Batman and Harley Quinn appears in an aspect ratio of approximately 1.78:1 on this Blu-ray Disc. I felt consistently pleased with this strong presentation.
No issues with sharpness emerged. The movie always came across as tight and well-defined, so don’t expect any signs of softness. Jaggies and moiré effects also remained absent, and the image lacked edge haloes or artifacts. In addition, print flaws were a non-factor and didn’t appear at any point.
In terms of colors, Quinn went with a dark palette that favored blues and greens. The tones looked solid, as they showed positive richness and vivacity. Blacks were deep and tight, while shadows showed nice clarity. Across the board, the image worked well.
I thought the DTS-HD MA 5.1 soundtrack of Quinn opened up the comic book material well. This wasn’t a particularly ambitious piece, but it added pizzazz to the program.
The forward channels brought out the majority of the material. Music presented strong stereo imaging, while effects cropped up in logical spots and blended well.
The surrounds also contributed good information. For the most part, these reinforced the forward channels, but they also contributed a fair amount of unique material, instances that mainly occurred during bigger action scenes. The back speakers brought out a nice sense of space and environment.
Audio quality always satisfied. Speech was warm and natural, without edginess or other issues. Music sounded lively and full, while effects displayed good definition. Those elements seemed accurate and dynamic. All of this led to a positive presentation that deserved a “B”.
Like most DC animated Blu-rays, this one comes with multiple Sneak Peeks. The first previews Batman: Gotham By Gaslight. It goes for eight minutes, 30 seconds and features DC Entertainment Animation Creative Director Mike Carlin, writer James Krieg, and executive producer Bruce Timm.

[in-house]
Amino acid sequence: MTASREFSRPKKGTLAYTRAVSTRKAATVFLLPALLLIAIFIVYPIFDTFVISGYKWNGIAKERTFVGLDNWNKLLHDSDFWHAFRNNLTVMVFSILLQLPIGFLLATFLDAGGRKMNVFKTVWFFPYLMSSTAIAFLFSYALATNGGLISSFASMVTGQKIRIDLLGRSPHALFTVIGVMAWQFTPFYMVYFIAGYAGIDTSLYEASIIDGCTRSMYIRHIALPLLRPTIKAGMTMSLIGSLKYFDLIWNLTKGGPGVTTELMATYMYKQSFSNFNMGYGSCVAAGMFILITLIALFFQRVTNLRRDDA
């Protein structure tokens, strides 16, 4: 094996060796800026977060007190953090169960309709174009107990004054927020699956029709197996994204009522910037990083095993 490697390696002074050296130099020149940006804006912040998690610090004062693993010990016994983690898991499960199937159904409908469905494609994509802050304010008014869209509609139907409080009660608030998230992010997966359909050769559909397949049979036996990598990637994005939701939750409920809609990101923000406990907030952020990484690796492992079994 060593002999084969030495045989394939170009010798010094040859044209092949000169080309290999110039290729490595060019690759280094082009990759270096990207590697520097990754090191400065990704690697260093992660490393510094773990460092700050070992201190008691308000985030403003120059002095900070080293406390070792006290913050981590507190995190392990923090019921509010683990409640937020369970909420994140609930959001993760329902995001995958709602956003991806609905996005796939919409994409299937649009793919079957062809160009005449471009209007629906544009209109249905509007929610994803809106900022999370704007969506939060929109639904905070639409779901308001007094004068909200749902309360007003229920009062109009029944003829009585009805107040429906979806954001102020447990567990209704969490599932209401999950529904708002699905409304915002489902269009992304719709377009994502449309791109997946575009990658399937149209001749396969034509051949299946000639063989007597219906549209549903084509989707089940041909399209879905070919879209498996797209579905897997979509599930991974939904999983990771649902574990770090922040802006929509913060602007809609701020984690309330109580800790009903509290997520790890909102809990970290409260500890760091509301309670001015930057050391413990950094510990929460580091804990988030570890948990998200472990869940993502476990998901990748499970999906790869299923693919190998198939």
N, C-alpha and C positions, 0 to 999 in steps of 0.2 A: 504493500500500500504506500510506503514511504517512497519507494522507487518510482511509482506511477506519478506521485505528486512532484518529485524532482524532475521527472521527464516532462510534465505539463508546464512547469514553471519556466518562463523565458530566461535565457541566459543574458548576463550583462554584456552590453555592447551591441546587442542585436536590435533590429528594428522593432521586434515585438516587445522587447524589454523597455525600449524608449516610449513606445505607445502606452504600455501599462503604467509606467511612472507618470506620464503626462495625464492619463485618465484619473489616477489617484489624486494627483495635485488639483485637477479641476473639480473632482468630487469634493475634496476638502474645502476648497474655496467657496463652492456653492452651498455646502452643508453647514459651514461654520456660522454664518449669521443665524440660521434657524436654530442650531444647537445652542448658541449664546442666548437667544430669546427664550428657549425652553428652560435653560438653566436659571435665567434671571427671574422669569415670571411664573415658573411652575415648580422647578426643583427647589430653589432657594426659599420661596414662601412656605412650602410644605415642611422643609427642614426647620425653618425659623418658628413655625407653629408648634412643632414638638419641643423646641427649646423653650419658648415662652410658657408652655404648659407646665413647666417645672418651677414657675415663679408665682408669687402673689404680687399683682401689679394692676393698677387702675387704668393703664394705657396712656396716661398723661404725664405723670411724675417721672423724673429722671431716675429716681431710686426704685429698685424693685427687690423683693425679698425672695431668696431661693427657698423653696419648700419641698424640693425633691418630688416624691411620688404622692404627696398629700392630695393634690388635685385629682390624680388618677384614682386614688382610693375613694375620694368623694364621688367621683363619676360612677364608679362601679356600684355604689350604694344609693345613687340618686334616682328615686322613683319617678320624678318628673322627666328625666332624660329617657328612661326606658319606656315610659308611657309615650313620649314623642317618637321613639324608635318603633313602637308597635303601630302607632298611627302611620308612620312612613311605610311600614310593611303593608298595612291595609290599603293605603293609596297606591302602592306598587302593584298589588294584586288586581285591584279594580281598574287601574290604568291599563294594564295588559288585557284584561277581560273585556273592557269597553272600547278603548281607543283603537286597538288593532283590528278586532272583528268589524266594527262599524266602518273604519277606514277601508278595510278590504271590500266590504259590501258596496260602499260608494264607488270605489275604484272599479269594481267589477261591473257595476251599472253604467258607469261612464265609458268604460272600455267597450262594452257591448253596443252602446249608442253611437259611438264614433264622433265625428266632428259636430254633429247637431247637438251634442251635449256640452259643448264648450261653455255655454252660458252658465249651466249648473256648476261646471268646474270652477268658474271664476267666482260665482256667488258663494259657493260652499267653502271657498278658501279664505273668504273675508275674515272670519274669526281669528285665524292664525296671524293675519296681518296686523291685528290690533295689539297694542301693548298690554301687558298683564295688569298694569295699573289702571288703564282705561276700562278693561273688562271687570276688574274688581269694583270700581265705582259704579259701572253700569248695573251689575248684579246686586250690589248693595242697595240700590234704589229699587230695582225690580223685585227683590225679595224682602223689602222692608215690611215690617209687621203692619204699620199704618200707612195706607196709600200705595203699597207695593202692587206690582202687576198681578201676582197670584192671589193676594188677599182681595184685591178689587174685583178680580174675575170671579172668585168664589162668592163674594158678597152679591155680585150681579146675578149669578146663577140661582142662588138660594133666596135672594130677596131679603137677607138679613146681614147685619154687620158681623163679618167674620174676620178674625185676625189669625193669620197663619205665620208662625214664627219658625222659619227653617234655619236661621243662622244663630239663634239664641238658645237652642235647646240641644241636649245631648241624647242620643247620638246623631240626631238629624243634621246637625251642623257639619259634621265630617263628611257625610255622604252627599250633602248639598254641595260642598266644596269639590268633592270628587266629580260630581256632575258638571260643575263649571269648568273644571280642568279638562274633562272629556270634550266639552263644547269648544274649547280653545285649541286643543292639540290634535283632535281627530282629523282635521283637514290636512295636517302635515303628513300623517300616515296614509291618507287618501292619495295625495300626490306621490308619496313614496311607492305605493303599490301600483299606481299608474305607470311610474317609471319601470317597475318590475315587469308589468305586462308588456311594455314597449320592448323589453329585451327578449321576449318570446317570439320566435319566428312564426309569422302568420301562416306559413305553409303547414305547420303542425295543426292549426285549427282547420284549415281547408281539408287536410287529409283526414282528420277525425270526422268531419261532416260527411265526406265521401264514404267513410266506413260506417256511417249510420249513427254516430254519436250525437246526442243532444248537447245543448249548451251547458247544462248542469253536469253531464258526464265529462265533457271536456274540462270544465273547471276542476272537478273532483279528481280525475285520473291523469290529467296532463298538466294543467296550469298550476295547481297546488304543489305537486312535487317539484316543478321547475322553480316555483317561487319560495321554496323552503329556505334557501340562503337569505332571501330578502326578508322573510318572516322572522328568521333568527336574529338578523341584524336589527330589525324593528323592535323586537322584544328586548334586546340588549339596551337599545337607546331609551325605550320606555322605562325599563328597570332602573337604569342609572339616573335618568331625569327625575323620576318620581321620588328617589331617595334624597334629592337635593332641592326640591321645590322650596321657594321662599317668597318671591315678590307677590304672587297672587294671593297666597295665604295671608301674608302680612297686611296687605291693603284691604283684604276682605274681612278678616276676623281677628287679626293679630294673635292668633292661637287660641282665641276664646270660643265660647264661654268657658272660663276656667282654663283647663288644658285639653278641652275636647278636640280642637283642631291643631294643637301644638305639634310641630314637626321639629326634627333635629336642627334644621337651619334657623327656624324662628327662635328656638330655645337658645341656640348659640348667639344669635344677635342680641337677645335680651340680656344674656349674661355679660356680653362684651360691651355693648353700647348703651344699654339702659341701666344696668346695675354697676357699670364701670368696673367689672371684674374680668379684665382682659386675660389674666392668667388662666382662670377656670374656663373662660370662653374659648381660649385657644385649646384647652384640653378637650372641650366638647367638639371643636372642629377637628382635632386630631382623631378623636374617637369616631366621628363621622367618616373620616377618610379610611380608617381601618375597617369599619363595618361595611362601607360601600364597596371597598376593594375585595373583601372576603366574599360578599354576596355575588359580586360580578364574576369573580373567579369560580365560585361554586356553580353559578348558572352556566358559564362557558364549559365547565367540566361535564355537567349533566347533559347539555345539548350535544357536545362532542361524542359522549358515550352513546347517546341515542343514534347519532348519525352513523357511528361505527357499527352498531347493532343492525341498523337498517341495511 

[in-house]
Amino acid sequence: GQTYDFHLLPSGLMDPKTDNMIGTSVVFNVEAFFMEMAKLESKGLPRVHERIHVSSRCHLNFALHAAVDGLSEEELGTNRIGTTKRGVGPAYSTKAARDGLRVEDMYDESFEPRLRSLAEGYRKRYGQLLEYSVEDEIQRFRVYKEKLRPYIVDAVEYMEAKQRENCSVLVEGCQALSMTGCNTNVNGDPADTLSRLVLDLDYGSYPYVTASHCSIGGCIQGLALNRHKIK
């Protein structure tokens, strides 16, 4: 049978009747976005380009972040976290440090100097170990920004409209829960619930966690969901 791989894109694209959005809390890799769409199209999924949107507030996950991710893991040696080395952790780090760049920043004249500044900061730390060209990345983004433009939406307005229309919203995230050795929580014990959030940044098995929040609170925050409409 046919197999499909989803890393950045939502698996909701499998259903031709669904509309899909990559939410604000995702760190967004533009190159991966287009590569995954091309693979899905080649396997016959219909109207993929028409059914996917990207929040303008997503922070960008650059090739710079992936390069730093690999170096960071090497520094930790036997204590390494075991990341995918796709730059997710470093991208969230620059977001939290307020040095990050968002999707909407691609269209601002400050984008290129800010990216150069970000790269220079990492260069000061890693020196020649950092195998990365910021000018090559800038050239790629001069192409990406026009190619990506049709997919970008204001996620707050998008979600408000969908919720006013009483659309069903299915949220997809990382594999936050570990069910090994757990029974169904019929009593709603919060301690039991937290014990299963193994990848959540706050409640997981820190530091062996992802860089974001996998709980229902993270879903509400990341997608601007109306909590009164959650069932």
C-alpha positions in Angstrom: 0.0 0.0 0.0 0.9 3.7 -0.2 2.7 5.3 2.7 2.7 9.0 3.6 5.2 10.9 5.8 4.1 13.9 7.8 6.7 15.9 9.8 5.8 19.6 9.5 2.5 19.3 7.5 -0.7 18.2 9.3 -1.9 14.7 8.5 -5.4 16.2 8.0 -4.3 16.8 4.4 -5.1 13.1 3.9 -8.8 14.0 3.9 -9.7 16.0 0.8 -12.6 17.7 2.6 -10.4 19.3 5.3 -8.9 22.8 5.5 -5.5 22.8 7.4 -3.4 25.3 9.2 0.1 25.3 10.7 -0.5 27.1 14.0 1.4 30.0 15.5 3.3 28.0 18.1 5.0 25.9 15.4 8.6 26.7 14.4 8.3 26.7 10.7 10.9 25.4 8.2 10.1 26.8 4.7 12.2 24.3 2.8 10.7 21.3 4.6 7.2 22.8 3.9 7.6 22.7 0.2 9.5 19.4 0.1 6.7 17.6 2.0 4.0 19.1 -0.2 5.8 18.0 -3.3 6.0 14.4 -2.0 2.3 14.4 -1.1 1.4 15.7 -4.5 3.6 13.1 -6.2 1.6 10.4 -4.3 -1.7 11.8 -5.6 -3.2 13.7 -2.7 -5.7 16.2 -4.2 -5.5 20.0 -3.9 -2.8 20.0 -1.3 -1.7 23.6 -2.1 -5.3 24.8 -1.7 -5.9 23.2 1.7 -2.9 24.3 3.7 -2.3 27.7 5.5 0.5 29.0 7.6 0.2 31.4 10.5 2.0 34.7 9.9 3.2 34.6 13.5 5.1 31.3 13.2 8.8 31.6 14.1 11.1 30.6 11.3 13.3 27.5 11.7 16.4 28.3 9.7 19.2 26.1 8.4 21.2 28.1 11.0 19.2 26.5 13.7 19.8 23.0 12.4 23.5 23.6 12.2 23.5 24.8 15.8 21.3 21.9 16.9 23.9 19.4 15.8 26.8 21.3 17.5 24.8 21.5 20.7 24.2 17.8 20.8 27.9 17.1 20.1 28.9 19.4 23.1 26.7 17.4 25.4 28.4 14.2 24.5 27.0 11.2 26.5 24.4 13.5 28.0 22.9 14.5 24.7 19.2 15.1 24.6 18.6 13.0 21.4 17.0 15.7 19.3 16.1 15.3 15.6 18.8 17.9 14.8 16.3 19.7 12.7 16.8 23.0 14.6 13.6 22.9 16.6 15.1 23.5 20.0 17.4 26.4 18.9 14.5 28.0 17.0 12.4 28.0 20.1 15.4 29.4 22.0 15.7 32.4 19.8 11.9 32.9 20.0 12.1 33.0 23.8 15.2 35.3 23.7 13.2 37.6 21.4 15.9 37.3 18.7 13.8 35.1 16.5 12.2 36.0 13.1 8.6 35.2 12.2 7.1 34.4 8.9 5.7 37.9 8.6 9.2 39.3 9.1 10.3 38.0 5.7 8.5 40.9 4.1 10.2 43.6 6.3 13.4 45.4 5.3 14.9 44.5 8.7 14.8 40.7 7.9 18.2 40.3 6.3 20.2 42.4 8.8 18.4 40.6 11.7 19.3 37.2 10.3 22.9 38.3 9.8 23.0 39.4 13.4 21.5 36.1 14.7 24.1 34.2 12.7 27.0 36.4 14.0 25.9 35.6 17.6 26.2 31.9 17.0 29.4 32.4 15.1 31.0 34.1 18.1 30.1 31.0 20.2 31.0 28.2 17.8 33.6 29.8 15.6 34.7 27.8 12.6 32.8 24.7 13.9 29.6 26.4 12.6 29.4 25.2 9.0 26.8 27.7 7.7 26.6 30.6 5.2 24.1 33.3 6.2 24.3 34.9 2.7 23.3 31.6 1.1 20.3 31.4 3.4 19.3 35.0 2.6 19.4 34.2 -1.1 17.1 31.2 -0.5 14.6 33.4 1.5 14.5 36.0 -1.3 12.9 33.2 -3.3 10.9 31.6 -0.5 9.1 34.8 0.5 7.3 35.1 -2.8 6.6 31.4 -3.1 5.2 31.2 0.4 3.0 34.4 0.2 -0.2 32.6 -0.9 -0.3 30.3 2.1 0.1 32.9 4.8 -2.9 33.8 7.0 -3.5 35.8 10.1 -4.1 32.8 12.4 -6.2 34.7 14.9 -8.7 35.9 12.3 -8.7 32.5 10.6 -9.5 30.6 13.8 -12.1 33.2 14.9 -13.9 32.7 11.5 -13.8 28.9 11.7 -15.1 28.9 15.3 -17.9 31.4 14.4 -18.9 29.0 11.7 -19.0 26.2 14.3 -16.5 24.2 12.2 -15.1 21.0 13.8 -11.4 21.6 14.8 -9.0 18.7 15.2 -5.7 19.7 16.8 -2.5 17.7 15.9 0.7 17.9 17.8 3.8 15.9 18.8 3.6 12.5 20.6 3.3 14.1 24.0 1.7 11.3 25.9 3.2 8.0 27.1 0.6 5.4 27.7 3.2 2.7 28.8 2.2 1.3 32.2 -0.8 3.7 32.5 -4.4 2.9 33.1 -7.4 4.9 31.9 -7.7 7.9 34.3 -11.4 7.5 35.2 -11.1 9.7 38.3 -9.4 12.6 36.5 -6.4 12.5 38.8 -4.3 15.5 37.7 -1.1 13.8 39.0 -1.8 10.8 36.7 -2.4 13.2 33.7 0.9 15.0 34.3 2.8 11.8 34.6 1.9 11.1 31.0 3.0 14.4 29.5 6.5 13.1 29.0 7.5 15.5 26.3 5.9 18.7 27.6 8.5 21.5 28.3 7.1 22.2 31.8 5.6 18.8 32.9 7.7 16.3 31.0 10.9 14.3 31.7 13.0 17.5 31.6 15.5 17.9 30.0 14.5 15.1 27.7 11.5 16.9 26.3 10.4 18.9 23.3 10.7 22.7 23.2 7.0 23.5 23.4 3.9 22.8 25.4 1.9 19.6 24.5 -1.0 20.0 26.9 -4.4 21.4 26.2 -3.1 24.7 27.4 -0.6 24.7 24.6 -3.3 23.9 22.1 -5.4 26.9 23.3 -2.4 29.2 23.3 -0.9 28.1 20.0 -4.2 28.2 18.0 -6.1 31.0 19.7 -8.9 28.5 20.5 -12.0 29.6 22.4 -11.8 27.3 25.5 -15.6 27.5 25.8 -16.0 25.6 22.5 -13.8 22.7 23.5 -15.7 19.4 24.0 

They tell us about the source comic and aspects of the film’s story and character areas. It’s a promo piece but it’s an effective one.
The remaining three “sneak peeks” look at previously-released titles. Two separate “peeks” discuss parts one and two of Batman: The Dark Knight Returns. These fill a total of 19 minutes, 28 seconds and include comments from Timm, Carlin, casting director Andrea Romano, director Jay Oliva, screenwriter Bob Goodman, co-producer Alan Burnett, and actors Peter Weller, David Selby, Ariel Winter, Michael McKean, Michael Emerson and Mark Valley.
We get notes about story and characters as well as cast and performances. These become basic advertisement and not much more.
Finally, the “sneak peek” for Batman: Assault on Arkham runs seven minutes, 29 seconds and offers info from Oliva, Romano, producer James Tucker, screenwriter Heath Corson, and actors Troy Baker and Matthew Gray Gubler. We learn about the film’s story/characters as well as cast and various production elements. It’s another promotional piece, of course, but it’s more interesting than most.
Two traditional featurettes follow. The Harley Effect lasts 21 minutes, 15 seconds and provides notes from Timm, Carlin, co-creator Paul Dini and clinical psychologist Dr. Robin Rosenberg. “Effect” looks at Harley’s origins/development, aspects of the character and her use in this film. “Effect” offers a solid – and unusually introspective – take on its subject.
Loren Lester: In His Own Voice takes up 11 minutes, 46 seconds and brings us material from Timm, Carlin, voice director Wes Gleason and actors Loren Lester and Kevin Conroy. We get notes about Lester’s career, with an emphasis on his Batman-related work. This turns into an engaging piece.
We also get two cartoons From the DC Comics Vault. Both episodes of Batman: The Animated Series, we find “Harley and Ivy” (22:23) and “Harley’s Holiday” (21:15).
As expected, Harley takes the lead in these, though she shares the spotlight with Poison Ivy for the first. I like both, though “Harley and Ivy” offers the stronger of the two shows.
The disc opens with ads for Teen Titans: The Judas Contract and Justice League Dark. Trailers adds promos for the theatrical flms Justice League and Wonder Woman.
A second disc gives us a DVD copy of Harley. It includes the sneak peeks and trailers but lacks the other extras.
With Batman and Harley Quinn, we get an animated adventure that focuses on the Dark Knight and one of his most popular adversaries. Unfortunately, the movie seems thin and without much punch. The Blu-ray offers excellent picture along with largely good audio and supplements. Quinn isn’t a total dud but it disappoints.
Note that this version of Quinn is a “limited edition” that includes a Harley Quinn action figure. The same Blu-ray/DVD combo is also available on its own without the toy for $5 less.